This article was originally published by Mennonite World Review

A prayer of hope for 2015

For ourselves: Living God, lead us, by your Spirit, deeper into life. Help us love you, ourselves, our family and neighbors, all people including our enemies, and this beautiful Earth . . . being filled more and more with the love that is who you are. Help us not surrender to the temptations that could easily harm us and others. Instead, help us face our challenges and come through them stronger than ever in the year ahead.

Help us set wise goals, solve solvable problems, and engage wisely with predicaments that cannot be solved. Help us learn with curiosity and live reverently with mystery. Help us work wholeheartedly and contribute in our own ways to the common good.

Grant that a year from now, we will be more of all that is good and true to who we can be, and less of all that diminishes the potential of our lives.

For our world: Living God, strengthen those in power who seek to do what is right and good for all — in the arenas of government, religion, media, culture, education, business, science, healthcare, ecology and all other areas of human endeavor. And challenge the many leaders in our world who lead in ways that harm rather than heal. May your Spirit empower us all to speak truth to power, and may your Spirit humble us with our leaders so we all turn toward the justice, joy and peace of your kingdom.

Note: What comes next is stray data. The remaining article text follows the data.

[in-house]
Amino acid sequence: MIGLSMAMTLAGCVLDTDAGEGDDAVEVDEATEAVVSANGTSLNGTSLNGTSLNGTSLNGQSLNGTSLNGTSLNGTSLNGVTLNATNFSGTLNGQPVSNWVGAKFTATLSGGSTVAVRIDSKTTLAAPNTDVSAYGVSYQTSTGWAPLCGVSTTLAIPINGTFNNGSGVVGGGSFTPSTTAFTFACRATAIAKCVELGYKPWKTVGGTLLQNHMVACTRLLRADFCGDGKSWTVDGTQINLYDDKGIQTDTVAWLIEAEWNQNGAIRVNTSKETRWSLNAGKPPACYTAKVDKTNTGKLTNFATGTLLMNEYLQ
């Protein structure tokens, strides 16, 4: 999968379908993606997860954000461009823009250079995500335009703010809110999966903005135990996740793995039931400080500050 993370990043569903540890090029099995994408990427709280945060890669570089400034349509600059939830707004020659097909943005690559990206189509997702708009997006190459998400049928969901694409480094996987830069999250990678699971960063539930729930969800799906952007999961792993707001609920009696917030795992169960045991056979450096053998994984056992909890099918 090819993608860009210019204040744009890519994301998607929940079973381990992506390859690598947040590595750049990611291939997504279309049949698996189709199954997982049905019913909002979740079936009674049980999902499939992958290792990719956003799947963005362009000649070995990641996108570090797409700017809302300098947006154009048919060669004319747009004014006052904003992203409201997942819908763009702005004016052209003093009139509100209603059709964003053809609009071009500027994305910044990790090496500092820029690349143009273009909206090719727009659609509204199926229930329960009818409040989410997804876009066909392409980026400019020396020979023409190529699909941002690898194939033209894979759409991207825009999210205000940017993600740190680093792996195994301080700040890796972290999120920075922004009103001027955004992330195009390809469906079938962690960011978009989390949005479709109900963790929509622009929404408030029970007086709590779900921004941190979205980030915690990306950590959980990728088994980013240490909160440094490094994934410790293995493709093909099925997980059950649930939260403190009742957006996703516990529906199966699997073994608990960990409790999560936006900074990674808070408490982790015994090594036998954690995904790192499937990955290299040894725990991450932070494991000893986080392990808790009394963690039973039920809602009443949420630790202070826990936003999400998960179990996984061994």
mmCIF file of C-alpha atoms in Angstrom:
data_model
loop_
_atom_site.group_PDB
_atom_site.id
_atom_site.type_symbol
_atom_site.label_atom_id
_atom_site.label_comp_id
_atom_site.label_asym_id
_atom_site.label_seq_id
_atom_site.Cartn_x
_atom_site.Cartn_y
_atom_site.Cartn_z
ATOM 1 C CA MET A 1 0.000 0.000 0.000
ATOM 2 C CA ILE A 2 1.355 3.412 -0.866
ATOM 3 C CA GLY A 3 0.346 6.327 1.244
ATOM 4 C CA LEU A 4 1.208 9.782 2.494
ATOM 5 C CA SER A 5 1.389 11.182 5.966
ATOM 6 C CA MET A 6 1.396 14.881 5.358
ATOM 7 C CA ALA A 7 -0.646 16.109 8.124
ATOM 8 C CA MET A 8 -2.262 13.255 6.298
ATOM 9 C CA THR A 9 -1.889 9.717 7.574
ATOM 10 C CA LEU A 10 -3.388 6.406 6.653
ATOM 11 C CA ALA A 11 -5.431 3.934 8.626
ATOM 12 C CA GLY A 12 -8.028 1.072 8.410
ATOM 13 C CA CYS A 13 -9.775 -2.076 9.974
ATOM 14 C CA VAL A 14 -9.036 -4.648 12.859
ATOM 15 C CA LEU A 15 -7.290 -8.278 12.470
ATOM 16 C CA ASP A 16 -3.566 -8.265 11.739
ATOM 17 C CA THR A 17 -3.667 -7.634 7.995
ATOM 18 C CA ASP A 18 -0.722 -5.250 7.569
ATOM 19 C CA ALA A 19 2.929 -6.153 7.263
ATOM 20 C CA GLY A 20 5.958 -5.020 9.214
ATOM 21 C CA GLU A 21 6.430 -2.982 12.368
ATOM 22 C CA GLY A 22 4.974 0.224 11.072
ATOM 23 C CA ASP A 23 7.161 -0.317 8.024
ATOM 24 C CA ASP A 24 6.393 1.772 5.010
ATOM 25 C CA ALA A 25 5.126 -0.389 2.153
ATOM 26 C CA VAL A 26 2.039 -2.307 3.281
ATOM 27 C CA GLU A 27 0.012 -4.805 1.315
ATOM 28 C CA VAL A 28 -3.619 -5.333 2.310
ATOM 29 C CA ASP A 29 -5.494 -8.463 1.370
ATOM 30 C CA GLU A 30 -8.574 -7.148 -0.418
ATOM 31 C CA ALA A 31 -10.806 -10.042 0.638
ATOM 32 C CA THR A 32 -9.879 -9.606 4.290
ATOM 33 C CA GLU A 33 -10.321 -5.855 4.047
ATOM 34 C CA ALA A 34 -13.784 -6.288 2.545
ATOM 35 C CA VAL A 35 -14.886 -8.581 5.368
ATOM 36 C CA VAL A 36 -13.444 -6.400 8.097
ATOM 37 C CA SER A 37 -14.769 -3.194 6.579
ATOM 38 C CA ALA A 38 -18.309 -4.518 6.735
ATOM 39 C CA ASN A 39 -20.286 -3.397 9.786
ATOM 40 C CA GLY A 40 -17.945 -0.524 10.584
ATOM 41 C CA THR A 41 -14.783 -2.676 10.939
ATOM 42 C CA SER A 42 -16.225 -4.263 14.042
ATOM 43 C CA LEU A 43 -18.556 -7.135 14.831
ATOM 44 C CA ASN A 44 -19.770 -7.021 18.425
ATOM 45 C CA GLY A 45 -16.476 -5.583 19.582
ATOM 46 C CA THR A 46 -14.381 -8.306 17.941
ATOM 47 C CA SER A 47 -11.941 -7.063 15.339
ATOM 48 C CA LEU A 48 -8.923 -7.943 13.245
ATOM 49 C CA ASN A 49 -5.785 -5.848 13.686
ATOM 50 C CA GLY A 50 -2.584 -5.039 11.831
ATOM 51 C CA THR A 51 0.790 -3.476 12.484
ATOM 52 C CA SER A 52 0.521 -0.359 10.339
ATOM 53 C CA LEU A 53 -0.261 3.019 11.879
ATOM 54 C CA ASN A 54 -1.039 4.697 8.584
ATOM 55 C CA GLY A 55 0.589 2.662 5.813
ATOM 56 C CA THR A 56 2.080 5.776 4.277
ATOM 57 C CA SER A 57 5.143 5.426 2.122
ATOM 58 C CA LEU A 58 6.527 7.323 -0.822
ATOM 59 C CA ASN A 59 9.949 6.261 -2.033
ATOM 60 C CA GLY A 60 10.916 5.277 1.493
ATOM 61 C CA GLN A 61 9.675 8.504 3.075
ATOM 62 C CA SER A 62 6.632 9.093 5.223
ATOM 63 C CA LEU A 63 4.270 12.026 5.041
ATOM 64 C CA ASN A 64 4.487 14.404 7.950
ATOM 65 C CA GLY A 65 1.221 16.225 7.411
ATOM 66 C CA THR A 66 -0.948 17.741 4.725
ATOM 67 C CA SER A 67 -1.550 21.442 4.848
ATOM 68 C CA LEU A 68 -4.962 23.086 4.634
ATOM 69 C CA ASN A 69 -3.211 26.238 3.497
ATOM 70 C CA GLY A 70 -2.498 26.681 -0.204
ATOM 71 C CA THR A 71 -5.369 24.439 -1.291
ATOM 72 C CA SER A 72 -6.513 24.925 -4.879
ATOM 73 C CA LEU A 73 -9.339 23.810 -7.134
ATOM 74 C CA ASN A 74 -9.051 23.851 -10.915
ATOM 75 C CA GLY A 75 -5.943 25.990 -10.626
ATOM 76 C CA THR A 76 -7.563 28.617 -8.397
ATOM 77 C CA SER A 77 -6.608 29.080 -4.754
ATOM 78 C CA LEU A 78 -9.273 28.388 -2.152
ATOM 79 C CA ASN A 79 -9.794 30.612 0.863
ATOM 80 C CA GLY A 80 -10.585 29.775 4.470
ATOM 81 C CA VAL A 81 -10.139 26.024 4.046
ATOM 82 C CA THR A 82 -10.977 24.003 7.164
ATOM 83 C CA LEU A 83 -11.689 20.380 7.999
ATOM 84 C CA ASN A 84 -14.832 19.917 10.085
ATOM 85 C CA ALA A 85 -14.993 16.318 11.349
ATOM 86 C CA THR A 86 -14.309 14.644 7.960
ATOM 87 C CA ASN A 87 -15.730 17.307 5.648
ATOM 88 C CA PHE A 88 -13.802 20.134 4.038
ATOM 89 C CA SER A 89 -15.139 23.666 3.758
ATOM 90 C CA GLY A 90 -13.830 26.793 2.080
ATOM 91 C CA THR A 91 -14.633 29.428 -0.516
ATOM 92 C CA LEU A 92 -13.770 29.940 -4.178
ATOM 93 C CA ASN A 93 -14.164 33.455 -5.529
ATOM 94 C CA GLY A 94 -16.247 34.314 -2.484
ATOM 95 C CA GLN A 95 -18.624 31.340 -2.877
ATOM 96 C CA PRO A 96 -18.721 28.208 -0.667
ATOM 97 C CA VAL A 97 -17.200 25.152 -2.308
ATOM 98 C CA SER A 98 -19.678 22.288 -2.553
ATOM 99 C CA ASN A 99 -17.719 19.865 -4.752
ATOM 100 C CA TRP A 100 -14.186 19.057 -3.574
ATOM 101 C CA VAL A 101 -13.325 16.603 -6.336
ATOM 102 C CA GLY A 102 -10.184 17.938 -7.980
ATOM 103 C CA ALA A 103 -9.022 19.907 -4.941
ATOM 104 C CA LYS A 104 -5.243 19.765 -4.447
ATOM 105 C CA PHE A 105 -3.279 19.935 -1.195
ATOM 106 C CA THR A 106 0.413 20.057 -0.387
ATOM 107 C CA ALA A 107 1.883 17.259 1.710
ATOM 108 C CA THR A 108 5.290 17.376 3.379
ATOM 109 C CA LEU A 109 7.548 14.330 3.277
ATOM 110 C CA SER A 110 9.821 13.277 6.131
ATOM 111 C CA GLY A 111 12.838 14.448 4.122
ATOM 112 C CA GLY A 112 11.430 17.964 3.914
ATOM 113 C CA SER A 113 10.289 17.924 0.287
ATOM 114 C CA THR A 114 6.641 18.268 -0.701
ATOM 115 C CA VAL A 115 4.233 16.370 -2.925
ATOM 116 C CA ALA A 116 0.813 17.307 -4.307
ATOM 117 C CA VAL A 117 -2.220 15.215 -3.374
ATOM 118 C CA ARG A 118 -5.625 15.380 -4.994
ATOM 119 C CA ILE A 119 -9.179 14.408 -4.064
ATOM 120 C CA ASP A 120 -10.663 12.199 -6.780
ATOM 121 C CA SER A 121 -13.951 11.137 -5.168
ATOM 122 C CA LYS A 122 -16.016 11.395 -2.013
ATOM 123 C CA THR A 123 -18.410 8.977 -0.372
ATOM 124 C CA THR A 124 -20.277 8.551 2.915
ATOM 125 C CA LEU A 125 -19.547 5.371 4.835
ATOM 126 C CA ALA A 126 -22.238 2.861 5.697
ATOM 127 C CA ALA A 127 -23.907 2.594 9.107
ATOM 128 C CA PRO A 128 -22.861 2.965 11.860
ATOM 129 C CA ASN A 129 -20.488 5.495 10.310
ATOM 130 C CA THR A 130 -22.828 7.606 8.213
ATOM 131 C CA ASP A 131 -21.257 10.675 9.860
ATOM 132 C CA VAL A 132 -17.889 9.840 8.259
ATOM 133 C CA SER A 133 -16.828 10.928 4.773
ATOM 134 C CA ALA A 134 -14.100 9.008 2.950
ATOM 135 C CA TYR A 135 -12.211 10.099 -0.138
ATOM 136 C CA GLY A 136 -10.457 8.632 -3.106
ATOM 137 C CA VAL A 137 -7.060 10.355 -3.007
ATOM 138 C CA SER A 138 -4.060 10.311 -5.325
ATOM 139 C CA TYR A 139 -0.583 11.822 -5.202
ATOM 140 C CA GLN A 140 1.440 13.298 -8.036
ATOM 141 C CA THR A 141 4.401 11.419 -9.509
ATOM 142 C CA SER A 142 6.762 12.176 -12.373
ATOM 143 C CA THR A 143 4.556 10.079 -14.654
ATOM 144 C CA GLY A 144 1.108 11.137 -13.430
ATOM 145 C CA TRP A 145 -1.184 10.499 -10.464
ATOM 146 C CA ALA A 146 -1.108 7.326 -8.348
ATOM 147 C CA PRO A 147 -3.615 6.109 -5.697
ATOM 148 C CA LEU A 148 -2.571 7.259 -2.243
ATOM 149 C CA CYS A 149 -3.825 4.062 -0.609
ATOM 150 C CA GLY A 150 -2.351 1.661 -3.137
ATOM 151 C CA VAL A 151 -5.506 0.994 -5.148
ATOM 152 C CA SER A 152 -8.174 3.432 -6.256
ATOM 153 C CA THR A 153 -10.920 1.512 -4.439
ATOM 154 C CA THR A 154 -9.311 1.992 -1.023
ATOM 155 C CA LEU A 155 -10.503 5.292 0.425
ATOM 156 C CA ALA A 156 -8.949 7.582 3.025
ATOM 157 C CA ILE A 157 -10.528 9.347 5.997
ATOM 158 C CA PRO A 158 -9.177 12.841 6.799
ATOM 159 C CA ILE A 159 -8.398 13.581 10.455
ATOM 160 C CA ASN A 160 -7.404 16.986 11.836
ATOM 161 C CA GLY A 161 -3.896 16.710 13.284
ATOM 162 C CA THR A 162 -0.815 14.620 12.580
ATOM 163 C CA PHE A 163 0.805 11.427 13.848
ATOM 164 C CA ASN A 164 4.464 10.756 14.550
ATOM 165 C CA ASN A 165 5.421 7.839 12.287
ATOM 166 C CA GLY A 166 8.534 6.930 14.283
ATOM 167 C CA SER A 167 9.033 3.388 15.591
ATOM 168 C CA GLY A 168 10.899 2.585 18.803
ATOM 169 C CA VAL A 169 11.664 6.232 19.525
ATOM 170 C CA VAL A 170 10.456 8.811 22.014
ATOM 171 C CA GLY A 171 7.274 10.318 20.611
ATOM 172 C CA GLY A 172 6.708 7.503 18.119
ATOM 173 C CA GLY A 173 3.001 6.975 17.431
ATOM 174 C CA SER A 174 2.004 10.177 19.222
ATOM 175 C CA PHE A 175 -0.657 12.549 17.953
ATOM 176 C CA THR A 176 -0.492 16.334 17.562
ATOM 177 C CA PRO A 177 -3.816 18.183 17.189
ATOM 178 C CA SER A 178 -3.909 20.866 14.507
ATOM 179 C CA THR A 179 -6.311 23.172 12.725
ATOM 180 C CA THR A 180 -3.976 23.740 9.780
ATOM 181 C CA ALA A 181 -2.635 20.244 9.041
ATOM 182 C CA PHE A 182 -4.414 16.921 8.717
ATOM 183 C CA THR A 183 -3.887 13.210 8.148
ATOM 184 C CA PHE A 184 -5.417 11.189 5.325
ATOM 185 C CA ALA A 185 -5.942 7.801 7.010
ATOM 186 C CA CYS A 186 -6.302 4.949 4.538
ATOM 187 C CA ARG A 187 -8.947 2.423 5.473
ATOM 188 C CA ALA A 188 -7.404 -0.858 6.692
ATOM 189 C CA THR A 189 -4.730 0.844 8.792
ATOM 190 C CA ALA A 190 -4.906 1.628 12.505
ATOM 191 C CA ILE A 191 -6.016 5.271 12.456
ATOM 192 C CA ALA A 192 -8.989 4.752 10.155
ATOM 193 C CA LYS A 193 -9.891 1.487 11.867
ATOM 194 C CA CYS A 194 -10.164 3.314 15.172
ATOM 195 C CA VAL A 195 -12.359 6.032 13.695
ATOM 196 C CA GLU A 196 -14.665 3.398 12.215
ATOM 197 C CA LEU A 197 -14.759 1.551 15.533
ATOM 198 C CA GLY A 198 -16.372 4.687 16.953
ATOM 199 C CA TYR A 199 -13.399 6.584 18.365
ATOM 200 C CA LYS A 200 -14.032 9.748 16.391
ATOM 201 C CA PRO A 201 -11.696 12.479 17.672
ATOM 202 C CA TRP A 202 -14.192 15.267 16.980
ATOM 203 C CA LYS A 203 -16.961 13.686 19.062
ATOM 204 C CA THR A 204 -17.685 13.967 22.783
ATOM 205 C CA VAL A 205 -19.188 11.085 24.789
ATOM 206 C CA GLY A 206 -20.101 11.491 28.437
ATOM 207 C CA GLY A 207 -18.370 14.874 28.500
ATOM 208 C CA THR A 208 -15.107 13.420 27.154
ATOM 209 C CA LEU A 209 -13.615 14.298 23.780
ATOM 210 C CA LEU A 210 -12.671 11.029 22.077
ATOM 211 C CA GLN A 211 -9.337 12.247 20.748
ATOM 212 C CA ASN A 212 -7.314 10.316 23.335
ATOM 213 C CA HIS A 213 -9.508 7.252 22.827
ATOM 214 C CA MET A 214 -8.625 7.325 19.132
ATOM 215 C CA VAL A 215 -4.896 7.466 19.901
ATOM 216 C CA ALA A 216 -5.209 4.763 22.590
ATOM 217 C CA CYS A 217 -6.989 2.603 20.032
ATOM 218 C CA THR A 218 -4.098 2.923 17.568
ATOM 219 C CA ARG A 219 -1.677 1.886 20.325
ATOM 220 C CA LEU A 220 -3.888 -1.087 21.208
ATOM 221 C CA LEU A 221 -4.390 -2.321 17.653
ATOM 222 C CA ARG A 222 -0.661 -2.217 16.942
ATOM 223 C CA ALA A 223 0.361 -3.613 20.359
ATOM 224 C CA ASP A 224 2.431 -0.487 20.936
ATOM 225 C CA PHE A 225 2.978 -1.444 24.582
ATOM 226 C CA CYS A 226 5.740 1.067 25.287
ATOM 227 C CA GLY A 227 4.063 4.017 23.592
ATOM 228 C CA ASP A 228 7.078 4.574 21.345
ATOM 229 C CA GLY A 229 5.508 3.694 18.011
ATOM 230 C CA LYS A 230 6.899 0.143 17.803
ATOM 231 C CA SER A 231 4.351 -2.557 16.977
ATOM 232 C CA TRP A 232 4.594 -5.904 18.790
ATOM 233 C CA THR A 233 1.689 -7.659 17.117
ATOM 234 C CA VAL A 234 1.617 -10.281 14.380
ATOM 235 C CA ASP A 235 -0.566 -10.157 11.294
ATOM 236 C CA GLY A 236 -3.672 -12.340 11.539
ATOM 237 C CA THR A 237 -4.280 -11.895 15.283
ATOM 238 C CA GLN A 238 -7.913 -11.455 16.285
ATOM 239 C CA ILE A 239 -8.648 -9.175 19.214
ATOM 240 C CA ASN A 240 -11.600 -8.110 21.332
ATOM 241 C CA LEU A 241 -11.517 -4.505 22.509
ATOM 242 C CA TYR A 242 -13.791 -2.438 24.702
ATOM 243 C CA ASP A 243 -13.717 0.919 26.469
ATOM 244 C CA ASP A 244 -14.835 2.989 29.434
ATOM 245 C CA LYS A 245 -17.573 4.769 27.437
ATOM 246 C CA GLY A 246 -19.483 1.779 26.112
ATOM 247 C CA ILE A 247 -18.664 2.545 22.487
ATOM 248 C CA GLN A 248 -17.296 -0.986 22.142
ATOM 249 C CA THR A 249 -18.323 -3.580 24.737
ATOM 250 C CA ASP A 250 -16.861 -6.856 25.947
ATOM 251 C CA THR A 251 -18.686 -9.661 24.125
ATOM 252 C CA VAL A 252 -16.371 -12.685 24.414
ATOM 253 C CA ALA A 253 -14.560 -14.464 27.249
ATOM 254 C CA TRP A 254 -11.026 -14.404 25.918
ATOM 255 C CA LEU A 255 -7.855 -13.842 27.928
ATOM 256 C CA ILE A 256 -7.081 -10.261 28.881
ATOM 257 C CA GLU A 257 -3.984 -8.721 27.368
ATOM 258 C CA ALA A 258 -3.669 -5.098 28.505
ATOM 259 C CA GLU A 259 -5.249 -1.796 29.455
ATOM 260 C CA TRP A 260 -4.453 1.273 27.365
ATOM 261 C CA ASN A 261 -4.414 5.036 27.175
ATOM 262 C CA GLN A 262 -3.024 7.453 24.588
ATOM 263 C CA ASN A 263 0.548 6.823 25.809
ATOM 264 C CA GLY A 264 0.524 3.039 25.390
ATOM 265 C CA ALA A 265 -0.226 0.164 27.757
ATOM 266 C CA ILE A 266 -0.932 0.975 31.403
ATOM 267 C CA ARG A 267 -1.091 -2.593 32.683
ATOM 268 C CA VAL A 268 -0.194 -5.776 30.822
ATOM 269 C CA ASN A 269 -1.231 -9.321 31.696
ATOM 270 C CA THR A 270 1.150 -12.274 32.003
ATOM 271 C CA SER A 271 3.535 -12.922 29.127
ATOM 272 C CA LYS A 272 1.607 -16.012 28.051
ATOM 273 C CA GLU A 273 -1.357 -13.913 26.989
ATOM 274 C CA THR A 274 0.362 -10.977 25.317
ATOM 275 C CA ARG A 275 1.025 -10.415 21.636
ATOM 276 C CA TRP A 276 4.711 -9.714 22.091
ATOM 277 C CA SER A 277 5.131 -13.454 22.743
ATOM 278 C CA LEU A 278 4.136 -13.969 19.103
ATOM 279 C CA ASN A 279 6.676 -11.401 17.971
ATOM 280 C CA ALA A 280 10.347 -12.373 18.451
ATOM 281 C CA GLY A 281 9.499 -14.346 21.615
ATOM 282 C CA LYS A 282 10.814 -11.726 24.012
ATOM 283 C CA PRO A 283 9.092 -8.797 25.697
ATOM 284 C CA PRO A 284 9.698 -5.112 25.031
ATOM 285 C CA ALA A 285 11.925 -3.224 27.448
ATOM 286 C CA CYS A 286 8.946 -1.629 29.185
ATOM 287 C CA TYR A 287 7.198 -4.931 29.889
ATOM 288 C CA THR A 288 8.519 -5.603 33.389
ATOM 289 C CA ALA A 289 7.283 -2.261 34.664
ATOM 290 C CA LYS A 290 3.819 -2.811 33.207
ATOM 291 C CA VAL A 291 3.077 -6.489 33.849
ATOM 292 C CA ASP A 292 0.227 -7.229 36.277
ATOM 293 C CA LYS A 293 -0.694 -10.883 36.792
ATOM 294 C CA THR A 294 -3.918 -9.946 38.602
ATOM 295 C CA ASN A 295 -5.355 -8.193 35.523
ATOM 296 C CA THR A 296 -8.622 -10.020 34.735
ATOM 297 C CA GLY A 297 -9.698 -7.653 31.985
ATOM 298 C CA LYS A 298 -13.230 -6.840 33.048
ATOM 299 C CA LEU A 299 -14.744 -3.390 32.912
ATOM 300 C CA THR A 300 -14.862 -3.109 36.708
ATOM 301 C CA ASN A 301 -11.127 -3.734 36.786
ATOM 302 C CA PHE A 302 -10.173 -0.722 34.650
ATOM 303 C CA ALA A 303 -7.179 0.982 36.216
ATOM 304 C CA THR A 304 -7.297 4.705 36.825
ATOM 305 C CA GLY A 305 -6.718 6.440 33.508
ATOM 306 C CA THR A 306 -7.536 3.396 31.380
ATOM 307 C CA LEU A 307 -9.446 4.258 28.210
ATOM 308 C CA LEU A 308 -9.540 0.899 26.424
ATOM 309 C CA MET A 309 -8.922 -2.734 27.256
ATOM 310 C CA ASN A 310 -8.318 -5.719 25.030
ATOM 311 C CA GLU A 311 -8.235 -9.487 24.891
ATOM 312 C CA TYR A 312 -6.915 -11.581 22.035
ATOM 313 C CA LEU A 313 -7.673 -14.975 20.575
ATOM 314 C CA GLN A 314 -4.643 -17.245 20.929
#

We pray that this year, the people of our world will more deeply face and repent of the racism that has shaped this world.

We pray that this year, the people of our world will more deeply face and repent of the environmental irresponsibility and economic injustice that threaten our future.

We pray that this year, our churches, mosques, synagogues, gurdwaras and other faith communities will not put tradition above the call of your Spirit, and will open their hearts to the way of life to which you call all people, which is the way of love.

In the name of Christ, in the power of the Spirit, and to your glory, living God, we pray.

Brian D. McLaren is an author, speaker, activist and public theologian. He blogs at, where this first appeared.

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